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Introduction: what are mergers and can they be reversed?

Published online by Cambridge University Press:  10 June 2013

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In his foundational book on accents of English, Wells (1982: 374–5) describes the apparent merger of the vowels in the nurse and north lexical sets in Tyneside English (‘Geordie’) as follows: ‘In the broadest Geordie the lexical set nurse is merged with north, /ɔː/: work [wɔːk], first [fɔːst], shirt [ʃɔːt] (= short).’

Copyright © Cambridge University Press 2013 

1 Introduction to phonological mergers

In his foundational book on accents of English, Wells (Reference Wells1982: 374–5) describes the apparent merger of the vowels in the nurse and north lexical sets in Tyneside English (‘Geordie’) as follows: ‘In the broadest Geordie the lexical set nurse is merged with north, /ɔː/: work [wɔːk], first [fɔːst], shirt [ʃɔːt] (= short).’ This is only half the story, though. Wells (Reference Wells1982: 375) fills out this description with the following qualification:

In a less broad Newcastle accent, nurse words have [ɜː] or something similar, e.g. rounded centralised-front [øː]. It appears that no hyper-correction of the type short *[ʃøːt] occurs: either the merger of nurse and north was never categorical, or speakers are unusually successful in sorting the two sets out again.

In other words, a vocalic merger appears to have developed in Tyneside English, and although this merger was still characteristic of ‘broad’ speakers in 1982, the merger seems to be disappearing from the dialect, being replaced, without error, by the phonological distinction which is characteristic of other varieties of English. Wells considers this apparent reversal of the nursenorth merger to be unexpected; how is it, he asks, that speakers of Tyneside English have reintroduced the distinction between the two vowels so successfully, when reversals of this kind are typically unsuccessful? Solving Wells's problem is far from straightforward, but the introduction to this special issue of English Language and Linguistics seeks to suggest some solutions. These solutions require us to determine exactly what kind of linguistic situation lies behind Wells's brief description, and to understand what is really meant by the term ‘merger’. It will be seen that the issues which are highlighted underlie the research reported in all of the articles in this volume and are central to research on mergers and on language variation and change in general.

1.1 What are mergers?

Looking at the issue from a purely structural viewpoint, the term ‘merger’ refers to two distinct, though closely related things.Footnote 1 Firstly, it refers to a kind of phonological change, whereby the distinction between two or more phonological categories is collapsed because of a loss of phonetic differentiation (see Martinet Reference Martinet1952 and Hoenigswald Reference Hoenigswald1960: 90–1 for classic definitions). Thus, if we have two phonemes, A and B, A and B merge if A moves into the phonetic space of B, if B moves into the phonetic space of A, or if A and B move into a single new phonetic space, C. Note that mergers can also be partial, as a result of conditioned change (A and B become the same only in particular phonological environments) or as a result of irregular or incomplete change (A and B become the same in a set of the possible words only, but not strictly according to phonological environment). Secondly, ‘merger’ refers to synchronic states where one or more varieties of a language are characterised by a lack of a phonemic distinction which is found in other varieties, historical or contemporary, and which was, in one form or another, characteristic of earlier forms of the language. Thus, some varieties of Tyneside English have the nurse–north merger (other varieties of English do not), but this is not simply a case of /ɔː/ and /ɜː/ merging historically, as the terms nurse and north might suggest (Maguire Reference Maguire2008). Likewise, Scottish Standard English typically has the foot–goose merger (otherwise only typical of Ulster English), not because of a historical merger of /ʊ/ and /uː/ but rather as a result of the failure of Scottish speakers to make a contrast between /ʊ/ and /uː/ when they learned English in the seventeenth century. So to talk about the nurse–north and foot–goose mergers in these cases is useful from a comparative, synchronic perspective, but inaccurate from a historical perspective. These and other mergers can only be understood when both diachronic and synchronic aspects are taken into consideration.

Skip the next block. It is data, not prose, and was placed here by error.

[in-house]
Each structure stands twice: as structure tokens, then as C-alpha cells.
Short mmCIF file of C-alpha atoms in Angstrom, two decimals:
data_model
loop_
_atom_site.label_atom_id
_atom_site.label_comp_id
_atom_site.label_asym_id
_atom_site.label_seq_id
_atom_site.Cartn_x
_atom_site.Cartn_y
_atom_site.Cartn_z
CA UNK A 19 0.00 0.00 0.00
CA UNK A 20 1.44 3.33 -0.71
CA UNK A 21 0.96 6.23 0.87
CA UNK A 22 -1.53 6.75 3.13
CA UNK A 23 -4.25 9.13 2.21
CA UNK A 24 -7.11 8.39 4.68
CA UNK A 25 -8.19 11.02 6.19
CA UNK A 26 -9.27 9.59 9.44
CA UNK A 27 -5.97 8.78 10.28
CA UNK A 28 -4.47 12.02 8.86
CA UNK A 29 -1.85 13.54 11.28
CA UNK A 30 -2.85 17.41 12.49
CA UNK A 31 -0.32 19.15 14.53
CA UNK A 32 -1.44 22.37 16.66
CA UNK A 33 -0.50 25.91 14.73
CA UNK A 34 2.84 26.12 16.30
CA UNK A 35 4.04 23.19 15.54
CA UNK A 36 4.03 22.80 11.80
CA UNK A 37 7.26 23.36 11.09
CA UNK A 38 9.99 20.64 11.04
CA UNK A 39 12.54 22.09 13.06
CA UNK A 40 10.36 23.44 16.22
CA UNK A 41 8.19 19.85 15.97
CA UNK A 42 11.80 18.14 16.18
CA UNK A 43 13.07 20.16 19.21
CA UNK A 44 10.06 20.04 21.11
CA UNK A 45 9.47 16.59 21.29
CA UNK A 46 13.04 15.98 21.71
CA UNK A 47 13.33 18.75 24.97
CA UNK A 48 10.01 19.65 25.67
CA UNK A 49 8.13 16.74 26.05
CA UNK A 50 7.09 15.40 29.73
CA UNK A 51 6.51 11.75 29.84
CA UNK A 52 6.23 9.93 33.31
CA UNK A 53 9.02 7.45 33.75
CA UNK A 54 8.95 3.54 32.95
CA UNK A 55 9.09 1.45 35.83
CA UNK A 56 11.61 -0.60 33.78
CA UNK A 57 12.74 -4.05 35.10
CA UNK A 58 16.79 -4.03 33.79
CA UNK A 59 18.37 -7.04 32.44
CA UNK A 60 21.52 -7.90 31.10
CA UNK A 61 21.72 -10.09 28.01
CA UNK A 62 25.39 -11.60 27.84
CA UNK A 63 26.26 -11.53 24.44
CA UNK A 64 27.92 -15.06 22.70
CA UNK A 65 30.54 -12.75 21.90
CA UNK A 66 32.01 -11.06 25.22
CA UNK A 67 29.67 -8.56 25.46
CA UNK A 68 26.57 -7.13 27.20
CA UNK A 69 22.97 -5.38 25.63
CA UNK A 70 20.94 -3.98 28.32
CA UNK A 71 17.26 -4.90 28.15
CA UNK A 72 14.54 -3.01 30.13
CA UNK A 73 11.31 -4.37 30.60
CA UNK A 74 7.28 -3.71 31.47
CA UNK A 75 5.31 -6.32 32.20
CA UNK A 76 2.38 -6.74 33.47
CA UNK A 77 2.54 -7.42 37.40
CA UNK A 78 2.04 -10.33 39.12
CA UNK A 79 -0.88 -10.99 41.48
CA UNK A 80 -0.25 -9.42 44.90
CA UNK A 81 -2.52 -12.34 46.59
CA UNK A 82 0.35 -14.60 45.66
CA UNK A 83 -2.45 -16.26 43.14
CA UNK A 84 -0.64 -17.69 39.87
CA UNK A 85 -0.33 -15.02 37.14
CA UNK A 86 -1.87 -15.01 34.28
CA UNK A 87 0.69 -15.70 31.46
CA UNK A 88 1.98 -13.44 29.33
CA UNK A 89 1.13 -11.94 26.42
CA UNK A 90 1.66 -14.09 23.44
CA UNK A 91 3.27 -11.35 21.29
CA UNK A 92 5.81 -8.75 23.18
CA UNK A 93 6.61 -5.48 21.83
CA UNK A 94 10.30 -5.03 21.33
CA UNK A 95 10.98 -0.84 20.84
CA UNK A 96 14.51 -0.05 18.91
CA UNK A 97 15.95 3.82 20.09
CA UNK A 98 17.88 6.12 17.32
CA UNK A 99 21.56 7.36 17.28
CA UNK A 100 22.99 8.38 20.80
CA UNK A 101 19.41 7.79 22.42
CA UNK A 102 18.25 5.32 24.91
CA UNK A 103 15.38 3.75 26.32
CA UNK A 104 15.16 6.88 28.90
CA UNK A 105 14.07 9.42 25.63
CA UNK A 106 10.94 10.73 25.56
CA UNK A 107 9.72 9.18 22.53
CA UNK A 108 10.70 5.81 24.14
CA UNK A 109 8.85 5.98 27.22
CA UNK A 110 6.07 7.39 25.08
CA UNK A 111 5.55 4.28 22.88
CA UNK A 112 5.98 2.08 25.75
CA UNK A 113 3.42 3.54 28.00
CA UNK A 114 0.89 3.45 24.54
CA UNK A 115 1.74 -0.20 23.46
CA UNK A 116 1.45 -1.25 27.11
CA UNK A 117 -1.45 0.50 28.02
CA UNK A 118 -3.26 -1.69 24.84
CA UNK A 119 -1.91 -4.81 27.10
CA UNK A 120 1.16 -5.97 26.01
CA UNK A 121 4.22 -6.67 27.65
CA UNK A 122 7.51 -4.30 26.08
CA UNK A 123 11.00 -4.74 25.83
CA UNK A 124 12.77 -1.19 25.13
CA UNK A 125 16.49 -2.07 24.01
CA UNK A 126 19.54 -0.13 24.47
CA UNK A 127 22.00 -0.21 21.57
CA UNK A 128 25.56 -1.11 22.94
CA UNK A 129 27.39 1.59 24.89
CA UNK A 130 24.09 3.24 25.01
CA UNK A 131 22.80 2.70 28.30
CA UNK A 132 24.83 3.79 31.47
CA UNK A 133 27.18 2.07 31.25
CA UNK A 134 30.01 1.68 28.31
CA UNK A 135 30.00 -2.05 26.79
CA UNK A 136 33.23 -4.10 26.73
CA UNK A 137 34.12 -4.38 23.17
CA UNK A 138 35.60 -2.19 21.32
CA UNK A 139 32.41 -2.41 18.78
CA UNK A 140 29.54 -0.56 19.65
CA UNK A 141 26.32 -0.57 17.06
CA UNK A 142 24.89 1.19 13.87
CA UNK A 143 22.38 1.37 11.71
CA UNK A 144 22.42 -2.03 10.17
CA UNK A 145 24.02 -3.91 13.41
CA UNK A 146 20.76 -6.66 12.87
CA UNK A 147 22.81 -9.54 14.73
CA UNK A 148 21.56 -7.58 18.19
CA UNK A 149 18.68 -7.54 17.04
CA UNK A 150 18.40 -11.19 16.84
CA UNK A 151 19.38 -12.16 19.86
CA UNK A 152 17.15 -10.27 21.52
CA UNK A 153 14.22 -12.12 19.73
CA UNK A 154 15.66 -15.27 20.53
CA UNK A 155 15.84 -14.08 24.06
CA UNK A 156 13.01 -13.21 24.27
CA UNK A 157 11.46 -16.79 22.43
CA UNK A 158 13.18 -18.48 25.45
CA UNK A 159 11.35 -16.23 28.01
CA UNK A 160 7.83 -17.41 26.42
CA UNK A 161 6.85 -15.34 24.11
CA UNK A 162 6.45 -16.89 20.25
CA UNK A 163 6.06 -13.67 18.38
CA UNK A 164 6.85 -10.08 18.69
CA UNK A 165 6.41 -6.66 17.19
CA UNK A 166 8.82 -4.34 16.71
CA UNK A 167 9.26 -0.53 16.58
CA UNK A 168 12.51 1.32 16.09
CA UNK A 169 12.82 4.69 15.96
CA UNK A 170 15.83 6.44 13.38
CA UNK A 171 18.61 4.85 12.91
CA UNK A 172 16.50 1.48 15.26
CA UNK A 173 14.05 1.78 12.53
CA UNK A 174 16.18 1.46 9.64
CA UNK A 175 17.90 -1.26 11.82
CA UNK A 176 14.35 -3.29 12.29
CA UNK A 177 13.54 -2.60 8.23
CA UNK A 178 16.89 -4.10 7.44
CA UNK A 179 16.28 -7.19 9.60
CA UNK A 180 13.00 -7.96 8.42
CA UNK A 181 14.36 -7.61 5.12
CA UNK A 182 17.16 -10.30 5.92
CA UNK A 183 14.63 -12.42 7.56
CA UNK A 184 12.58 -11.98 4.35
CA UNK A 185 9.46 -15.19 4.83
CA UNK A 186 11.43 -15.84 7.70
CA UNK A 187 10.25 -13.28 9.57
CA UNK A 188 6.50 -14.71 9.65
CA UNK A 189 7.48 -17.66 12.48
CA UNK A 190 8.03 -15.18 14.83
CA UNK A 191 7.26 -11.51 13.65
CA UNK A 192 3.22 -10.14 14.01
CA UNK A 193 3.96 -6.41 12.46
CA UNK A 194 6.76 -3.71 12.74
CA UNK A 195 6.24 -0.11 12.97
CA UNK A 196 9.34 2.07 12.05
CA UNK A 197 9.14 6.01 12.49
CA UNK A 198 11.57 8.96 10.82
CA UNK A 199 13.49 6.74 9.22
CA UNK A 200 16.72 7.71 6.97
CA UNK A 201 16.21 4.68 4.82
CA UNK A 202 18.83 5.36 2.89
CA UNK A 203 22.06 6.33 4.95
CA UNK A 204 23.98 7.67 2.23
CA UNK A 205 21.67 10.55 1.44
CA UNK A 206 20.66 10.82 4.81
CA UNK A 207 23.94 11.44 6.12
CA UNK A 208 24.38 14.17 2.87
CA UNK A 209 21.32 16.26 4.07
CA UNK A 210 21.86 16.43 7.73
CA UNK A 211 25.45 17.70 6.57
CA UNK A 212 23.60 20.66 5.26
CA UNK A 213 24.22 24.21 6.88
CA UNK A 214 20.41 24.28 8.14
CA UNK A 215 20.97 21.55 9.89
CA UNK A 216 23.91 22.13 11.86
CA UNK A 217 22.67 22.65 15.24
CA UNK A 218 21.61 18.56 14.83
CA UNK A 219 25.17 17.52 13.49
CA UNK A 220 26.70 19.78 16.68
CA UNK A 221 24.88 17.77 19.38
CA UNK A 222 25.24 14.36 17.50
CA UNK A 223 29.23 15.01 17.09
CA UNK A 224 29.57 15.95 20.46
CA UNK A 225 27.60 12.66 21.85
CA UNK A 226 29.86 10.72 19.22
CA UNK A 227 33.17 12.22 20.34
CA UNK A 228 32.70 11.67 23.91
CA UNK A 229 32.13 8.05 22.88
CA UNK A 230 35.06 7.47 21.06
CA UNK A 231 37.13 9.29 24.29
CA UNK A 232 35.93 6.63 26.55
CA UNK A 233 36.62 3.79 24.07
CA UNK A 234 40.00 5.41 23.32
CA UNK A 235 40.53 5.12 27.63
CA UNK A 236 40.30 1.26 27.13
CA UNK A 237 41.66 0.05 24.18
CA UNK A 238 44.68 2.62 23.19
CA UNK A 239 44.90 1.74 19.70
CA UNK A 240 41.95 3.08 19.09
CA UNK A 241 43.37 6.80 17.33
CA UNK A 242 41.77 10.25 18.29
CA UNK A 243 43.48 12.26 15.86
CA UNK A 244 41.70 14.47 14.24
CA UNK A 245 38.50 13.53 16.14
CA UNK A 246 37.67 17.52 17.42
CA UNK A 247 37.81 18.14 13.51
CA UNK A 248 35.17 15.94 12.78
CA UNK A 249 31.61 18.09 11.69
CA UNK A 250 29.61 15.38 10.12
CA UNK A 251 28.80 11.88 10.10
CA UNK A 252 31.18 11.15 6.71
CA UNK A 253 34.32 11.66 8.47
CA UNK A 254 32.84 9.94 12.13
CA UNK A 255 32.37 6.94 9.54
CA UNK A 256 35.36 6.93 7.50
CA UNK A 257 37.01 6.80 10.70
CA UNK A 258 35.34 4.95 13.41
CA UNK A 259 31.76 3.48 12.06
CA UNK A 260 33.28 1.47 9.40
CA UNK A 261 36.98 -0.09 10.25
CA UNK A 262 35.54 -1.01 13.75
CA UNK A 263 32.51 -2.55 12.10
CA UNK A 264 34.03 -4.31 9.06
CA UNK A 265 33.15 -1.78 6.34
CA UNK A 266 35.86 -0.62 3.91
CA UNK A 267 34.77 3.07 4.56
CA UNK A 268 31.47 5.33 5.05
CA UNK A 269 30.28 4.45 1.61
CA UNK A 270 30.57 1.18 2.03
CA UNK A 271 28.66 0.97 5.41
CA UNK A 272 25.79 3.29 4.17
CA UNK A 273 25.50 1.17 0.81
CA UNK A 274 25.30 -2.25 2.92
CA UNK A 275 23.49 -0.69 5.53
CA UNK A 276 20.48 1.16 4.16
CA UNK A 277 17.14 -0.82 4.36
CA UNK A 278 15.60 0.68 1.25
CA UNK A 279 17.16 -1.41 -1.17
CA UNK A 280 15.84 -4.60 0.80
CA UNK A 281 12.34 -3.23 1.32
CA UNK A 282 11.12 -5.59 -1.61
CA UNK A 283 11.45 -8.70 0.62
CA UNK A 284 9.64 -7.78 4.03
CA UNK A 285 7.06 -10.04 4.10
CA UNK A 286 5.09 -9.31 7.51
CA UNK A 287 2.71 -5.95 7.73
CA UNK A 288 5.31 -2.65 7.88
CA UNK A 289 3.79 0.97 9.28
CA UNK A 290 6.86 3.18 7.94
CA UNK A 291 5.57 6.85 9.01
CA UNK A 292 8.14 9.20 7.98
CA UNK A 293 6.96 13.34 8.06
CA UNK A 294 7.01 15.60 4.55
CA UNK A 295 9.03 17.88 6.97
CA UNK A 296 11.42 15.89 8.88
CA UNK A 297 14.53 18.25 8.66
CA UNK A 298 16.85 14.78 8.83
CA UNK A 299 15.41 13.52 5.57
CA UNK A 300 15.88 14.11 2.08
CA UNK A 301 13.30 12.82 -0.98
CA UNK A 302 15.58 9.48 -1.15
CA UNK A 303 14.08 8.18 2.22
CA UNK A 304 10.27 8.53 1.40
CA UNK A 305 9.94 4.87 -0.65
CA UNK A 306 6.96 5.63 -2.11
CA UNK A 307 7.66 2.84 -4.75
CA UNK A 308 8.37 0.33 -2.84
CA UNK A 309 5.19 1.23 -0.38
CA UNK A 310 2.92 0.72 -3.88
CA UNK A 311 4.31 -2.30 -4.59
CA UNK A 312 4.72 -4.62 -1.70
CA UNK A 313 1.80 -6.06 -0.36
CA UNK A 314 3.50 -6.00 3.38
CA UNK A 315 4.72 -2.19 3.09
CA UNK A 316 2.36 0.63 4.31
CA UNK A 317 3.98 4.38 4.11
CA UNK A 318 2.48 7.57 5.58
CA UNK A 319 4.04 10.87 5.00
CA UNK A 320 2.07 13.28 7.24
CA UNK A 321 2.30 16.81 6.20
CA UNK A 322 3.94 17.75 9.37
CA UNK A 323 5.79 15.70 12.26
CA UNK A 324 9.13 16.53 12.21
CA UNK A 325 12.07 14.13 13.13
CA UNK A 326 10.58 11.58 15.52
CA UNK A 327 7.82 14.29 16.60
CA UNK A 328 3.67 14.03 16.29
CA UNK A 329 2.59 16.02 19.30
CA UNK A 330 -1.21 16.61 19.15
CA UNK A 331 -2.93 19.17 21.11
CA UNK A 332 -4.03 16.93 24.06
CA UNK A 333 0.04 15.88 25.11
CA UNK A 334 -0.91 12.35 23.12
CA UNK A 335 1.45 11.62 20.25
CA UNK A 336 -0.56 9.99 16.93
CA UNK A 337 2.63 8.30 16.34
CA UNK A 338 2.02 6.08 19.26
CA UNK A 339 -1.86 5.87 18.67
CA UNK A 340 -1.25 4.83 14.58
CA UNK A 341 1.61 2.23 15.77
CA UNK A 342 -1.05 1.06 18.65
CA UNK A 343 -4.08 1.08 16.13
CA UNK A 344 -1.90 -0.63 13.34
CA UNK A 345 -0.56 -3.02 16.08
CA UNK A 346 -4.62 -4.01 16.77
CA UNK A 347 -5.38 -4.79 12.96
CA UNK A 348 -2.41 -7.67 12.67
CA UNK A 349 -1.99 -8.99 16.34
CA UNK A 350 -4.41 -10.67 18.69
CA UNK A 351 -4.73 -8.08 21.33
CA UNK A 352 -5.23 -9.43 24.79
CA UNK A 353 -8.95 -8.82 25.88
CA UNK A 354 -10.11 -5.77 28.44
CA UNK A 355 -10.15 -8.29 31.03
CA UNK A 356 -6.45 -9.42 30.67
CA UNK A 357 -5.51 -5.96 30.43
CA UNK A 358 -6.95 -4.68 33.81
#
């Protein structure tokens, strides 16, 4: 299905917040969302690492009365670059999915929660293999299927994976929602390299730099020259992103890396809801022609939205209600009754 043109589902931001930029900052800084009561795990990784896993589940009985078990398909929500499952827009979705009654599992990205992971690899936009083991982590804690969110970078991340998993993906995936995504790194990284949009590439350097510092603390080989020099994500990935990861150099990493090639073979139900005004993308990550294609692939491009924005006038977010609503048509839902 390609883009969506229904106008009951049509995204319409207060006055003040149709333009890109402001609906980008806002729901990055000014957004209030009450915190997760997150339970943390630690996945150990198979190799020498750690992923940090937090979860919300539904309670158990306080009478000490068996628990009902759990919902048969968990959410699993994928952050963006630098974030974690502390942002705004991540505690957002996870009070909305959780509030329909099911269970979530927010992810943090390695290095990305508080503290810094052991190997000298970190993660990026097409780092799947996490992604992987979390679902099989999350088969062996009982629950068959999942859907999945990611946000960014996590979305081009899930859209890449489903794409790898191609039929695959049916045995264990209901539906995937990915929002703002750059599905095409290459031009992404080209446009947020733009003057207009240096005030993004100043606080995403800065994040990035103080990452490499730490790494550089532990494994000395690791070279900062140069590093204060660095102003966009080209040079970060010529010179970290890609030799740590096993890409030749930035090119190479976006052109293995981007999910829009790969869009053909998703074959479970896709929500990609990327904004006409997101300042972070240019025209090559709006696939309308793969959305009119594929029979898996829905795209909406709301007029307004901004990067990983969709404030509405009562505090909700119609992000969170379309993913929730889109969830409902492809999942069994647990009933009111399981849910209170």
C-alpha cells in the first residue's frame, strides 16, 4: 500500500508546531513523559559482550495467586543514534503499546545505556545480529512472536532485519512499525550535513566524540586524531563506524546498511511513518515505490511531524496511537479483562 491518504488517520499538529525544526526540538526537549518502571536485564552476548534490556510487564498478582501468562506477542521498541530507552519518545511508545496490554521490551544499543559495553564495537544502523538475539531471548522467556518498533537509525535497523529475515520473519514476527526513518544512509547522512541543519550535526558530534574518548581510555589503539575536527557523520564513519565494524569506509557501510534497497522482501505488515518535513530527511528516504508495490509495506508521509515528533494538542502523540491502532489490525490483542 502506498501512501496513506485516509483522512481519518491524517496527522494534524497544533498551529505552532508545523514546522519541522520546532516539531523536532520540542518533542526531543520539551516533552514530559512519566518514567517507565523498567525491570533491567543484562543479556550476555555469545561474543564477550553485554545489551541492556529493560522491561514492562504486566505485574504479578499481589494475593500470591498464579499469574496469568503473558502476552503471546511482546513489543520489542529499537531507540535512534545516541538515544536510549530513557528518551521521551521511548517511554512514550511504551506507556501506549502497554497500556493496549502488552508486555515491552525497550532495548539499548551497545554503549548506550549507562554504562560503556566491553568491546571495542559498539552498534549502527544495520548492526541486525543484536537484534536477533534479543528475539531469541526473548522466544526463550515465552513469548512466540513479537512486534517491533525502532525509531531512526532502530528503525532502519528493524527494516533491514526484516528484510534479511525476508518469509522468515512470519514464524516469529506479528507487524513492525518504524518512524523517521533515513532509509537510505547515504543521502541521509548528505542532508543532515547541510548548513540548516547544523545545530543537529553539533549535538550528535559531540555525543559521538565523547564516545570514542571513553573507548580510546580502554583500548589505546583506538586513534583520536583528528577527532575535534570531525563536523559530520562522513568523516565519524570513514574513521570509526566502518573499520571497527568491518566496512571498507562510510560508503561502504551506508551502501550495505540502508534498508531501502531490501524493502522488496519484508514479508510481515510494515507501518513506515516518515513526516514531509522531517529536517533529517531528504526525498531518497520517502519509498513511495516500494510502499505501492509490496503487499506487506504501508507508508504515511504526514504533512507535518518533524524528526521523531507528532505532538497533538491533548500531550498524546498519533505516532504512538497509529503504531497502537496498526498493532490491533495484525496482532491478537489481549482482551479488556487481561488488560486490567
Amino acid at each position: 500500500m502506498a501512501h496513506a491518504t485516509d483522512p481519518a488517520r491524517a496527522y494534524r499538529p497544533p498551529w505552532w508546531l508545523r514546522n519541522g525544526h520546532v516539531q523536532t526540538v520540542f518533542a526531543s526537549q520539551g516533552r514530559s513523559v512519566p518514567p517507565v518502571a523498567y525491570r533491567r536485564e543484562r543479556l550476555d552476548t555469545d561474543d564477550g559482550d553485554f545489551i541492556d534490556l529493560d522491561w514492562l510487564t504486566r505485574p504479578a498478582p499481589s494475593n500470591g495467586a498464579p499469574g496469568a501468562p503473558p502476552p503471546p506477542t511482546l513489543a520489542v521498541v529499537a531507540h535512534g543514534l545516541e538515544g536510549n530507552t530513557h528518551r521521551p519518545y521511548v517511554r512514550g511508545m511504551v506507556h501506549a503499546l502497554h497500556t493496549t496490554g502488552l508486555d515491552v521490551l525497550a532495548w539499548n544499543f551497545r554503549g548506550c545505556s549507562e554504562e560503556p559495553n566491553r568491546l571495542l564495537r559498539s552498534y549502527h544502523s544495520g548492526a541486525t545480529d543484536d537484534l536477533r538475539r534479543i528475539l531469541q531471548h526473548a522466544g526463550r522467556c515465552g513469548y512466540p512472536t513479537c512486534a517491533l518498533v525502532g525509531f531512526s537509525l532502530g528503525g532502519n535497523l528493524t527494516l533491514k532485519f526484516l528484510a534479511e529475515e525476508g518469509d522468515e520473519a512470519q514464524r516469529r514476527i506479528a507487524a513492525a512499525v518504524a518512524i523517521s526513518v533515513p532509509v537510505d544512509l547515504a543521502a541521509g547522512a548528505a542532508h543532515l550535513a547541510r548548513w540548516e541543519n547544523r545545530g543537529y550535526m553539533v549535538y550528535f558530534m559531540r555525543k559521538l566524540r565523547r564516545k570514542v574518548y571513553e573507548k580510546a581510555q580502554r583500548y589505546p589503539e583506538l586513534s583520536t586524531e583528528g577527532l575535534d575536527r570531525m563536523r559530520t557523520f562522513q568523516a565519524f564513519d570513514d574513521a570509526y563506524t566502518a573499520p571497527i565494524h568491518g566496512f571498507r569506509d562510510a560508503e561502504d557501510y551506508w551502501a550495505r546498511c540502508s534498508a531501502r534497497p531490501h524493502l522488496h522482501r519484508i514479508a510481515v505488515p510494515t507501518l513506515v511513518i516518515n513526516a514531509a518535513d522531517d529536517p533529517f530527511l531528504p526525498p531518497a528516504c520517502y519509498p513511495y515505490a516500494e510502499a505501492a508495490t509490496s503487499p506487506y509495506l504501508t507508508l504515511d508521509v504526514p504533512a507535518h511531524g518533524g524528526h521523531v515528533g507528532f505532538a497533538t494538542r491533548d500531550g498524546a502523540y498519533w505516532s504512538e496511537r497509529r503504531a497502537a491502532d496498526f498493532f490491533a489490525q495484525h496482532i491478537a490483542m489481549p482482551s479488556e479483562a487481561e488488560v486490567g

Thus far we have talked about phonological mergers affecting ‘phonemes’ in ‘Geordie’ or ‘English’ or some other linguistic variety. But these are abstract concepts which require a considerable amount of unpacking in order for us to understand what mergers actually involve. What exactly is a ‘phoneme’, for instance, and where do phonemes actually exist? Whether we take the view that phonology is an abstract mental system only indirectly related to speech (see, for example, Hale & Reiss Reference Hale and Reiss2008), or that it is a malleable cognitive state closely related to speech production and perception (see, for example, Bybee Reference Bybee2001), phonology is a property of individual speaker/hearer grammars. Saying that something is a phoneme in Tyneside English is just a shorthand way of saying that some/many/all speakers in the Tyneside area have that category as part of their phonologies – the phoneme belongs to individual grammars, not to ‘varieties’, ‘accents’, ‘dialects’ or ‘languages’ (which are convenient labels, not single entities). This means that ‘merger as a synchronic state’ is a property of the phonologies of individuals and that ‘merger as change’ is change in the phonologies of individuals or between generations of individuals. Conceived of in this way, the whole question of what a merger is takes on a new complexion. We might expect different speakers within the same ‘speech community’ (another abstract concept) to have different phonologies, and this means that ‘varieties’ characterised by particular phonological mergers may include some speakers who don't have them as part of their phonology. Consequently, we shouldn't say (other than for descriptive convenience) that the nurse–north merger is a feature of Tyneside English; instead, the merger is (or was) a feature of the phonology of some people in or from Tyneside. Thus, some mergers, conceived of as properties of speech communities, accents or languages, are variable, since some individuals have them and others do not.